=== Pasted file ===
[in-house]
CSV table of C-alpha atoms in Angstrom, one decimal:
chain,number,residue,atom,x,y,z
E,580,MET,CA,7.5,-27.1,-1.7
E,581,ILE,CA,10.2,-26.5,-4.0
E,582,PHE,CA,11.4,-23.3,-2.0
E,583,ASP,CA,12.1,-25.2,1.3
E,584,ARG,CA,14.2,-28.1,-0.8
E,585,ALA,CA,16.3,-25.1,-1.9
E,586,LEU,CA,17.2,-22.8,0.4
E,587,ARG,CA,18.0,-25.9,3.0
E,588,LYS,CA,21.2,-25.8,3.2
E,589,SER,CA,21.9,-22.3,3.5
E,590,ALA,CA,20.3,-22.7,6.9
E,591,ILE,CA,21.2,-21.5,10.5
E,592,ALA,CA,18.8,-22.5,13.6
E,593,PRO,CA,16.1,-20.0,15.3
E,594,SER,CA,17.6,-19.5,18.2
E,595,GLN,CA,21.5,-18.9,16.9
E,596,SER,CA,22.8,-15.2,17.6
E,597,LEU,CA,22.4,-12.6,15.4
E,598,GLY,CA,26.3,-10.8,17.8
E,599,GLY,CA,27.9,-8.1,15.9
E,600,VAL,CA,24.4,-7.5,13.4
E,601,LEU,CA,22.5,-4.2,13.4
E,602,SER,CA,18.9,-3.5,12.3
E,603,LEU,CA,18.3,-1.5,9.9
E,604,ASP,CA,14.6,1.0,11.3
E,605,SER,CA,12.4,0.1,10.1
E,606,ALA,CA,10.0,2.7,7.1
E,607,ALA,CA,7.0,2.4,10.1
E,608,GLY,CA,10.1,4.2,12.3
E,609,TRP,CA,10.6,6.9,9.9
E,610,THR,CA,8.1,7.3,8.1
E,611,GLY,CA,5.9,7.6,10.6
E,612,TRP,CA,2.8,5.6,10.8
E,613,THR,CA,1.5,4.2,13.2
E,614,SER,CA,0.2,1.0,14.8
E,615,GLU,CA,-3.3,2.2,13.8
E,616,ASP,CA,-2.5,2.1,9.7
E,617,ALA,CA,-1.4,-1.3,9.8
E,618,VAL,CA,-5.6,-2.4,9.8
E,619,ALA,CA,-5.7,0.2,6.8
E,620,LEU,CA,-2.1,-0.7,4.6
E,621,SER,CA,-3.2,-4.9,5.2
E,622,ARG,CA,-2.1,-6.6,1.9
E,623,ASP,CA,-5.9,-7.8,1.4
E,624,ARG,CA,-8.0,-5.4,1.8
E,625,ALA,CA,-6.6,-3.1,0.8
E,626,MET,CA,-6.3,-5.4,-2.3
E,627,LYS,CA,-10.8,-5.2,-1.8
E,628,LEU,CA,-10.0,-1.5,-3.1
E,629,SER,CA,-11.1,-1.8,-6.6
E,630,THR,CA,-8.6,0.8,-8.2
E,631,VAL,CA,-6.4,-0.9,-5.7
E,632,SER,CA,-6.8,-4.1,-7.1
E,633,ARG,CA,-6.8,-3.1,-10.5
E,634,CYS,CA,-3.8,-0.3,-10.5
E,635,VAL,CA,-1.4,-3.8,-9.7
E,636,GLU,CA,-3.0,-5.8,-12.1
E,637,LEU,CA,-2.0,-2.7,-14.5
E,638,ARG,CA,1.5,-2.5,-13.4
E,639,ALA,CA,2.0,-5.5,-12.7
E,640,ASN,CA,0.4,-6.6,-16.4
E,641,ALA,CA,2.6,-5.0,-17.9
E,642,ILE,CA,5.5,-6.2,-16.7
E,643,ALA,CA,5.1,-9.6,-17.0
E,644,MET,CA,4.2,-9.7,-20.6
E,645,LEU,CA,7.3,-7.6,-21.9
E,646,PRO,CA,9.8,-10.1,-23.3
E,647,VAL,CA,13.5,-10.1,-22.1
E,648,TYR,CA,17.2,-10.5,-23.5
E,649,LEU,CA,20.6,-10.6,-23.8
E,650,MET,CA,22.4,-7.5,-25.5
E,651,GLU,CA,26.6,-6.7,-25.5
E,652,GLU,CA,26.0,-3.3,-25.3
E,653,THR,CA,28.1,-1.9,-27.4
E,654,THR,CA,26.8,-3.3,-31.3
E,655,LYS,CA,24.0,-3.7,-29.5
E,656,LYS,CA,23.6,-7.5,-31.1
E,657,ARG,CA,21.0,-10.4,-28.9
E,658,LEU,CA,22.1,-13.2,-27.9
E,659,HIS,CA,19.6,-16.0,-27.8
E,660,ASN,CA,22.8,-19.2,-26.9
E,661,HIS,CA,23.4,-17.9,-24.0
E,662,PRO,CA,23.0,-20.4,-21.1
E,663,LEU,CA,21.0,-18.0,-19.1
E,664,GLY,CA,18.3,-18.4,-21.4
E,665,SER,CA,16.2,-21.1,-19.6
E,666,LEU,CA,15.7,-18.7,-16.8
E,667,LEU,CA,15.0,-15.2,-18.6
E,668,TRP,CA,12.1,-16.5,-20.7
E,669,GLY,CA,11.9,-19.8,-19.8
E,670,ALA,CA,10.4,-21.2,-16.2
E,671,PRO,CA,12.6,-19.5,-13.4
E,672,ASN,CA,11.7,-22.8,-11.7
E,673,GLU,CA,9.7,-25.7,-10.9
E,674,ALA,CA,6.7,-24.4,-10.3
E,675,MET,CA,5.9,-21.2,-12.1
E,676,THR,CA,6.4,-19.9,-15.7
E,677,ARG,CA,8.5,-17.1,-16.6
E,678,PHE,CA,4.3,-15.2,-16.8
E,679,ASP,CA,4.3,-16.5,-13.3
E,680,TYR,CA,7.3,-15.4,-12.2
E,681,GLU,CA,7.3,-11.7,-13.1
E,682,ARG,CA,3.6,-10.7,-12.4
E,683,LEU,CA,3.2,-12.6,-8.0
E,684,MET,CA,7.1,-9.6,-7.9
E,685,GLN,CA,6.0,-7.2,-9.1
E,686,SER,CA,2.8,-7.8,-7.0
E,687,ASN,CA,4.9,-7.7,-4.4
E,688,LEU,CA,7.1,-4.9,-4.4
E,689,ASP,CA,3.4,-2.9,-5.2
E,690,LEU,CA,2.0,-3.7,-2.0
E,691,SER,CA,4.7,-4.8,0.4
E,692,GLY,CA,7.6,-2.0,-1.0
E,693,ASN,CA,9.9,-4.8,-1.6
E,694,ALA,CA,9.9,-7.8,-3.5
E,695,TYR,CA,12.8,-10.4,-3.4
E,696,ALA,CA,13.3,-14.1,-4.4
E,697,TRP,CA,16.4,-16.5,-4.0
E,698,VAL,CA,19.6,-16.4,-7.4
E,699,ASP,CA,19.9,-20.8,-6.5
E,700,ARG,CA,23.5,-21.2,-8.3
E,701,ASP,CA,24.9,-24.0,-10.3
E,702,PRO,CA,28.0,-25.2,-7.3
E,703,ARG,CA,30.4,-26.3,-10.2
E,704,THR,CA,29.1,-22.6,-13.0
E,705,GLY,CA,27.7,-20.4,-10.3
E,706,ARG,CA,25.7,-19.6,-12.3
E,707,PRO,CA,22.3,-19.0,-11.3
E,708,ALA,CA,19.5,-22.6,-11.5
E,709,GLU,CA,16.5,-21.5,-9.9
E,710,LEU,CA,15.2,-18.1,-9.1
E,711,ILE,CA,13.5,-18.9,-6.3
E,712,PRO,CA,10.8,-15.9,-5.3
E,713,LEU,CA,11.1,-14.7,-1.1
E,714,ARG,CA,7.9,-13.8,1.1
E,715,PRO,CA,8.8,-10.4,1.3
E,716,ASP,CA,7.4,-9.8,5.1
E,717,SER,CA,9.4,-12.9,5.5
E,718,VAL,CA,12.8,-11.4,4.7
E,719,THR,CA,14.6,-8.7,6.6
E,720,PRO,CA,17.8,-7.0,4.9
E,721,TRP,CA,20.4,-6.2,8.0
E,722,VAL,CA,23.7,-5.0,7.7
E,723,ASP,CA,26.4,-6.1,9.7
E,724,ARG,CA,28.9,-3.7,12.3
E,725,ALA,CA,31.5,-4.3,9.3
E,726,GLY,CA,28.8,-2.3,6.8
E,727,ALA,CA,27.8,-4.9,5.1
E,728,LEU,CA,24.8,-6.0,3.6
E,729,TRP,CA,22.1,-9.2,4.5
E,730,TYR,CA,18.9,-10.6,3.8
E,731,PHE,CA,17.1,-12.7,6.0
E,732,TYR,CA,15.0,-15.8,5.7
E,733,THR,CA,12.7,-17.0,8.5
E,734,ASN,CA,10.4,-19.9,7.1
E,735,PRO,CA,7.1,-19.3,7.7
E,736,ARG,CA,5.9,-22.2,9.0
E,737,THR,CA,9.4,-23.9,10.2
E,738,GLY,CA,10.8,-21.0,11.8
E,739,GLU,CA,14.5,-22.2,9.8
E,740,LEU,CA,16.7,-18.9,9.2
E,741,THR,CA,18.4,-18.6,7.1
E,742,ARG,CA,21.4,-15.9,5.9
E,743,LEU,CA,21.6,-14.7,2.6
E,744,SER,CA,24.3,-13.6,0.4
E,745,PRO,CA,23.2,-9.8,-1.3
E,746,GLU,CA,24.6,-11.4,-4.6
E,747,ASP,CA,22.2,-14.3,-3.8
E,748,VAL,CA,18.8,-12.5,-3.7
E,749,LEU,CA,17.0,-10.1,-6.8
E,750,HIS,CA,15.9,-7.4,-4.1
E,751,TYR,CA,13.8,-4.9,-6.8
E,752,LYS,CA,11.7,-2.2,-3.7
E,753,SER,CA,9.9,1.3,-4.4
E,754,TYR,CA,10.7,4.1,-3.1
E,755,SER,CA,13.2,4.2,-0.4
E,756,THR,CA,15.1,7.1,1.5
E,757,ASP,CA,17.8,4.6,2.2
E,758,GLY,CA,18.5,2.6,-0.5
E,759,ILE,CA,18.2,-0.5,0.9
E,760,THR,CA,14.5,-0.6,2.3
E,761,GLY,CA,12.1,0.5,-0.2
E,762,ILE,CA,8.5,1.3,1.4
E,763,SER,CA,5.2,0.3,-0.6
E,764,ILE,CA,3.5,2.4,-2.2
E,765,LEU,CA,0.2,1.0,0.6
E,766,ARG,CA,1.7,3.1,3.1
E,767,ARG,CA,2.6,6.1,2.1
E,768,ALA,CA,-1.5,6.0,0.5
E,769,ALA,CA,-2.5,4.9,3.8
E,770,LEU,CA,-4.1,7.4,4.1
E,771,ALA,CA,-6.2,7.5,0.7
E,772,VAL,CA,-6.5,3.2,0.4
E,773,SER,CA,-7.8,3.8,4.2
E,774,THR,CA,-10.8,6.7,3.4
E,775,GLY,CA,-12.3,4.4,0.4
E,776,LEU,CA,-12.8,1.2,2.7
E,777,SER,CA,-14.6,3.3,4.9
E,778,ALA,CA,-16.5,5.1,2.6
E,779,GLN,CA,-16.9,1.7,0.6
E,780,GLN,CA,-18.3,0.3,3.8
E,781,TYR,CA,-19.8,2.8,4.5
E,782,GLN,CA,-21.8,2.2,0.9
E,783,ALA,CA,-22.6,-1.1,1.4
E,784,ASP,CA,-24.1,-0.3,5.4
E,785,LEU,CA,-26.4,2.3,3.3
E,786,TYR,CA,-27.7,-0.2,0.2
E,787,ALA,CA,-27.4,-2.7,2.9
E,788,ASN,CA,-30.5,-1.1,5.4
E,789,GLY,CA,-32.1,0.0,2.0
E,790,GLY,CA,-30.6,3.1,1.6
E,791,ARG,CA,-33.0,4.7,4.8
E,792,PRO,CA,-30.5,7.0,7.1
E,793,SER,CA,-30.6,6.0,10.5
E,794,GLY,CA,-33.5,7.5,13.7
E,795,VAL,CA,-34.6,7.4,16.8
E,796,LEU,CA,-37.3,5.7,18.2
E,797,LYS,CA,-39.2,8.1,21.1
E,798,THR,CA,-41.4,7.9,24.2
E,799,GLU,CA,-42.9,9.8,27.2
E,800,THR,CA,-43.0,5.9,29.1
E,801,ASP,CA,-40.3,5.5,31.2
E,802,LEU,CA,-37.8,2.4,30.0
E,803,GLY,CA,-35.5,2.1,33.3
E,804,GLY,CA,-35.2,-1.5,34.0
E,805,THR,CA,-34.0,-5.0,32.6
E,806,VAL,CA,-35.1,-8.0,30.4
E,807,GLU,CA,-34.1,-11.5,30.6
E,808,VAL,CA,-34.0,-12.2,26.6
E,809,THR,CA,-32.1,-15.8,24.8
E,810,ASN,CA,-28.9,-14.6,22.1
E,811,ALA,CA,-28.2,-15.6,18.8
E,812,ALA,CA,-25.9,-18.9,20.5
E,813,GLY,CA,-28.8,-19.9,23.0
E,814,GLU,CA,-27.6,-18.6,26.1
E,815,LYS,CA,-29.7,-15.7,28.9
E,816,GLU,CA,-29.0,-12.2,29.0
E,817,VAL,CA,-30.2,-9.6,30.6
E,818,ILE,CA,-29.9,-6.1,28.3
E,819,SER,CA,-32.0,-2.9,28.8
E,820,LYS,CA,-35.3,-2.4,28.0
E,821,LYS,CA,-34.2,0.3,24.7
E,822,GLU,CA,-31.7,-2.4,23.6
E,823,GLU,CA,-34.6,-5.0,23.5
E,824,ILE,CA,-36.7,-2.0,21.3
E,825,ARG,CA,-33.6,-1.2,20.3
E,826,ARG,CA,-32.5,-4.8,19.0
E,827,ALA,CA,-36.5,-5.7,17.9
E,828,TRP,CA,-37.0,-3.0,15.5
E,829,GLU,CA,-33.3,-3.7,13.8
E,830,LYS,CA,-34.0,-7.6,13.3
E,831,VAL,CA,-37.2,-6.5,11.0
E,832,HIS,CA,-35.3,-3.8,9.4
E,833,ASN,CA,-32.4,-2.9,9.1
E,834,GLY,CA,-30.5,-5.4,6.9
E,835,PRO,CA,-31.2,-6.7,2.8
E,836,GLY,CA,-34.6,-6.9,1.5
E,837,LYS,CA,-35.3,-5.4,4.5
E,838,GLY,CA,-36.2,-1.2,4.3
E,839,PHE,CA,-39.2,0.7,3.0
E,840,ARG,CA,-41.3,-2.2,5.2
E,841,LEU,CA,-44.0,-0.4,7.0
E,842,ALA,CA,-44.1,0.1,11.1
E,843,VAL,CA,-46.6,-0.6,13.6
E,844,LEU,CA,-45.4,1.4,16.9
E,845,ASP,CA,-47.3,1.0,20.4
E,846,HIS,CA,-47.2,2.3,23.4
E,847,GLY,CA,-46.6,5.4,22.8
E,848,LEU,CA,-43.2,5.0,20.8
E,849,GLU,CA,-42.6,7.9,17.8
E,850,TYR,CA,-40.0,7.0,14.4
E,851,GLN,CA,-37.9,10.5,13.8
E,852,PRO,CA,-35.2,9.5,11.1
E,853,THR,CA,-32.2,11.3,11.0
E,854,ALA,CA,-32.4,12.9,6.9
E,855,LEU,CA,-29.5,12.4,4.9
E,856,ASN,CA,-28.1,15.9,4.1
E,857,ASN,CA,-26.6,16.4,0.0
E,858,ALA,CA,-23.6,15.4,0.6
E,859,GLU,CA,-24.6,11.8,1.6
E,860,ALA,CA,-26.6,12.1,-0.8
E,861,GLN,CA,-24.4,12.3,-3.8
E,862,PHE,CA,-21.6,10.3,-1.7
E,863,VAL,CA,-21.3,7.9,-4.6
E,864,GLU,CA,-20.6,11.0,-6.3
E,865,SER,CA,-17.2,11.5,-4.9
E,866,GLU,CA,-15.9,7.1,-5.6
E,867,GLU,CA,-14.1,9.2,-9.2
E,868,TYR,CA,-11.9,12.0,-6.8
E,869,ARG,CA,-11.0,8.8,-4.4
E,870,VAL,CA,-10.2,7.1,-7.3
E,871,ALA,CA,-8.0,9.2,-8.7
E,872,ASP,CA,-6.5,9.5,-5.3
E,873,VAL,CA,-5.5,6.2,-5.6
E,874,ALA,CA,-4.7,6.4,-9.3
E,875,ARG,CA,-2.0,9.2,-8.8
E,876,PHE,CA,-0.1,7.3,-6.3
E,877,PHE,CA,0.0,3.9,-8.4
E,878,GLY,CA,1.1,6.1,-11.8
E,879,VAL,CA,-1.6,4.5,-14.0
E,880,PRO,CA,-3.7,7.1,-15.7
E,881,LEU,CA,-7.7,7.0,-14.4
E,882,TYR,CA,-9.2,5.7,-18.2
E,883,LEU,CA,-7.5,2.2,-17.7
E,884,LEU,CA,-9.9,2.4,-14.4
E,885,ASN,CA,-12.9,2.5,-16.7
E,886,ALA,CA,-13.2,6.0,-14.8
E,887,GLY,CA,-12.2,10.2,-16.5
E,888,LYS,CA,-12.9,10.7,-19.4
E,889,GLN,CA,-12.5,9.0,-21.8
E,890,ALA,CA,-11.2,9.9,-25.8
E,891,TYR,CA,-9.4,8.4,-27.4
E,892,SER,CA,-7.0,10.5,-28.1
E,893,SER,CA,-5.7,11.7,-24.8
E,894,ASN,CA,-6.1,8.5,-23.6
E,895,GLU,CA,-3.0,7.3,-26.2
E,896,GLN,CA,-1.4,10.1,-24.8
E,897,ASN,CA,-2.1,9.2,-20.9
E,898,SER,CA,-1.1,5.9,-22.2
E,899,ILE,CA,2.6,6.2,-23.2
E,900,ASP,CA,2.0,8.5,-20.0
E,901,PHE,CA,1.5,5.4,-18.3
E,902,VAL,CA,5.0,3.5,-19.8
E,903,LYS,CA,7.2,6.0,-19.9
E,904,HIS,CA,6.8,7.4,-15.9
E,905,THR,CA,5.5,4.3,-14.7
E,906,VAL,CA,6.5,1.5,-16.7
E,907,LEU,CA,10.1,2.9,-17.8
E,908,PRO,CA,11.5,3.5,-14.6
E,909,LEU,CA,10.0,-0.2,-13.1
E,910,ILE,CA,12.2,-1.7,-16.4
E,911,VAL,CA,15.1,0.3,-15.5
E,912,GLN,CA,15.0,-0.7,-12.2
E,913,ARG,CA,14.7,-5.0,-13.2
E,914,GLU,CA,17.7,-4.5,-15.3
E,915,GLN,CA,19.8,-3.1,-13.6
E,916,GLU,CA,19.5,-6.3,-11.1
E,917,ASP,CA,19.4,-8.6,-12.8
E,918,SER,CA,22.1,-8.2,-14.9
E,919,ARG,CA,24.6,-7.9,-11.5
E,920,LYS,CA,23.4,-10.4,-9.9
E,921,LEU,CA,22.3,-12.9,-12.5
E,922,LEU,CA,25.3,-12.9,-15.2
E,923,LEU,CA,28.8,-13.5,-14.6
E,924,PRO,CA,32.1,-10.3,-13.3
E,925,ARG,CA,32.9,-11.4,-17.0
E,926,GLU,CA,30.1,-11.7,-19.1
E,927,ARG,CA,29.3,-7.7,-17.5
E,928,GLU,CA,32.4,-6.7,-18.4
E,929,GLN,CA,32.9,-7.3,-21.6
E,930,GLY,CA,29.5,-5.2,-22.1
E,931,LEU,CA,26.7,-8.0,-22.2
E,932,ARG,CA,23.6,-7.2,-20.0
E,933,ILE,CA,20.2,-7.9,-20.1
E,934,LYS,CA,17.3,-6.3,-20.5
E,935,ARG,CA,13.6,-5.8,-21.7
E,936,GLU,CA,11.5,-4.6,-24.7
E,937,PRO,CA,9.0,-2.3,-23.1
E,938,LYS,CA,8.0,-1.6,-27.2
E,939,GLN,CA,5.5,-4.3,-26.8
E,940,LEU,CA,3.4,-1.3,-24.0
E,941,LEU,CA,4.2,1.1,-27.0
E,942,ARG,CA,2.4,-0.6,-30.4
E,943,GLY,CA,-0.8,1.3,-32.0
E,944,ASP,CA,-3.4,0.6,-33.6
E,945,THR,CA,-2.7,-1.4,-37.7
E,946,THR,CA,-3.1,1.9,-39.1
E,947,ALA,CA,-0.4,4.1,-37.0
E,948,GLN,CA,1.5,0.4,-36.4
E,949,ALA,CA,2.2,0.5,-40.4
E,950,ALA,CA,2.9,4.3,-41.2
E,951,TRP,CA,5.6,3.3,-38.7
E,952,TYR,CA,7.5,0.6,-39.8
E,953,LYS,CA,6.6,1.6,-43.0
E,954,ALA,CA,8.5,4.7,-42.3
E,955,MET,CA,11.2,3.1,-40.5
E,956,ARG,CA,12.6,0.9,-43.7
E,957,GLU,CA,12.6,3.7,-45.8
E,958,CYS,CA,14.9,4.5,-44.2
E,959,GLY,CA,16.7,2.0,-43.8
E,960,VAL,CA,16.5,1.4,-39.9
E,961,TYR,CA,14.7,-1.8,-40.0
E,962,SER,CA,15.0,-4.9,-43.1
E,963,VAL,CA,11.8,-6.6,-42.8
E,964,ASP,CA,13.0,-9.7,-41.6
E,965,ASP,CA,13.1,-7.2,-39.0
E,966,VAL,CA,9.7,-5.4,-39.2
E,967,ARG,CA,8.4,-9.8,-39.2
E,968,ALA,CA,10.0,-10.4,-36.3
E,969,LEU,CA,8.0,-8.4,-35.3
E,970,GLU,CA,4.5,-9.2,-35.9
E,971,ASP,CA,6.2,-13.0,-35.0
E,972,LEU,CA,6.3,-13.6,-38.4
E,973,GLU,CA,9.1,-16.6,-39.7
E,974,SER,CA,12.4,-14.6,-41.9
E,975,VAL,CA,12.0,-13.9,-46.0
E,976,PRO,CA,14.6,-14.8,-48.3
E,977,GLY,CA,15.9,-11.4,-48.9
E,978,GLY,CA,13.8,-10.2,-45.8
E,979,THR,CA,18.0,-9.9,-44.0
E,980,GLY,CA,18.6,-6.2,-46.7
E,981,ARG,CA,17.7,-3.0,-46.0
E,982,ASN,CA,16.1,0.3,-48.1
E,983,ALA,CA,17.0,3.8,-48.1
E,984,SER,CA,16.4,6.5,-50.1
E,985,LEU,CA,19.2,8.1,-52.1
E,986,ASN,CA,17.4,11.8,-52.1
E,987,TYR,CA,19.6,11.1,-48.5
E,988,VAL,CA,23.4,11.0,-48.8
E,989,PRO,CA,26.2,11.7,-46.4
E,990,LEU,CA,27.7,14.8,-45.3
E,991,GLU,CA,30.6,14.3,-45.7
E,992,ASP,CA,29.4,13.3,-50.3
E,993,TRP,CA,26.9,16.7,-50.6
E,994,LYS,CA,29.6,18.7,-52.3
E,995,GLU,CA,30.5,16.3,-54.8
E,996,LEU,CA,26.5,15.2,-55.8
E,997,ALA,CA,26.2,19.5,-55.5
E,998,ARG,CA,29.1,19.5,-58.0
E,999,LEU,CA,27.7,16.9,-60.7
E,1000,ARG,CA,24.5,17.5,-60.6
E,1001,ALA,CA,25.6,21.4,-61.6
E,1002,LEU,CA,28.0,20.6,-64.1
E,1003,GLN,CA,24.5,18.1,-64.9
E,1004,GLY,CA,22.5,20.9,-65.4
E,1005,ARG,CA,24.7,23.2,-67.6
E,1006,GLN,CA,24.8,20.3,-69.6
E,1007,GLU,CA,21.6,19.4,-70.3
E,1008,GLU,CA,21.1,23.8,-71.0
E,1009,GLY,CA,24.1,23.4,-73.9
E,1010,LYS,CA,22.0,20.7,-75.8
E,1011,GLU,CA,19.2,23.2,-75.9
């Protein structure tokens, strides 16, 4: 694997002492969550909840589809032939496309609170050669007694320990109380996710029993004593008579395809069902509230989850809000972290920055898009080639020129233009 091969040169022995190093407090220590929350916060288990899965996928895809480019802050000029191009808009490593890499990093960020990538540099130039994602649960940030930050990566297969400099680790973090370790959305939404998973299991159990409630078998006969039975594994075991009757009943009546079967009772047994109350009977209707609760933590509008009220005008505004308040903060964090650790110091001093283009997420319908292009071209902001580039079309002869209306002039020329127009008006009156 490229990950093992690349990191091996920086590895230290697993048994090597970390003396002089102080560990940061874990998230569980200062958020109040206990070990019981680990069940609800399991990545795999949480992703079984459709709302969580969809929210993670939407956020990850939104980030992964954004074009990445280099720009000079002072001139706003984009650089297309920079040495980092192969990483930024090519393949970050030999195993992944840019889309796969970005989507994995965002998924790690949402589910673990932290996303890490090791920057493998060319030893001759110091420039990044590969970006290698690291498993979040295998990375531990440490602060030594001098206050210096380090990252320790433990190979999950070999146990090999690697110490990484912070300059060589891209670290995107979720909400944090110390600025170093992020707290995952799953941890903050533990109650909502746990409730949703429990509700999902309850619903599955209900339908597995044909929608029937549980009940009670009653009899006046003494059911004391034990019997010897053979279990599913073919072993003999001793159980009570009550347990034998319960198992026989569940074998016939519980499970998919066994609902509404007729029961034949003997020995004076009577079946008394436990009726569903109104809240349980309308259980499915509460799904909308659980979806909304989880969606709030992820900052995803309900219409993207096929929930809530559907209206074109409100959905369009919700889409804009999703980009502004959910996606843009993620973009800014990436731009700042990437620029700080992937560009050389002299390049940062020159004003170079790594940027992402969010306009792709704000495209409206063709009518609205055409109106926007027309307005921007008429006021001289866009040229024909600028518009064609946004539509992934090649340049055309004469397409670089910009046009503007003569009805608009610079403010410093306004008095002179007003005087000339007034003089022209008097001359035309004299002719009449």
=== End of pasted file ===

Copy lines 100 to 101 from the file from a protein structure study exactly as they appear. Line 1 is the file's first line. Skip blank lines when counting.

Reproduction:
E,676,THR,CA,6.4,-19.9,-15.7
E,677,ARG,CA,8.5,-17.1,-16.6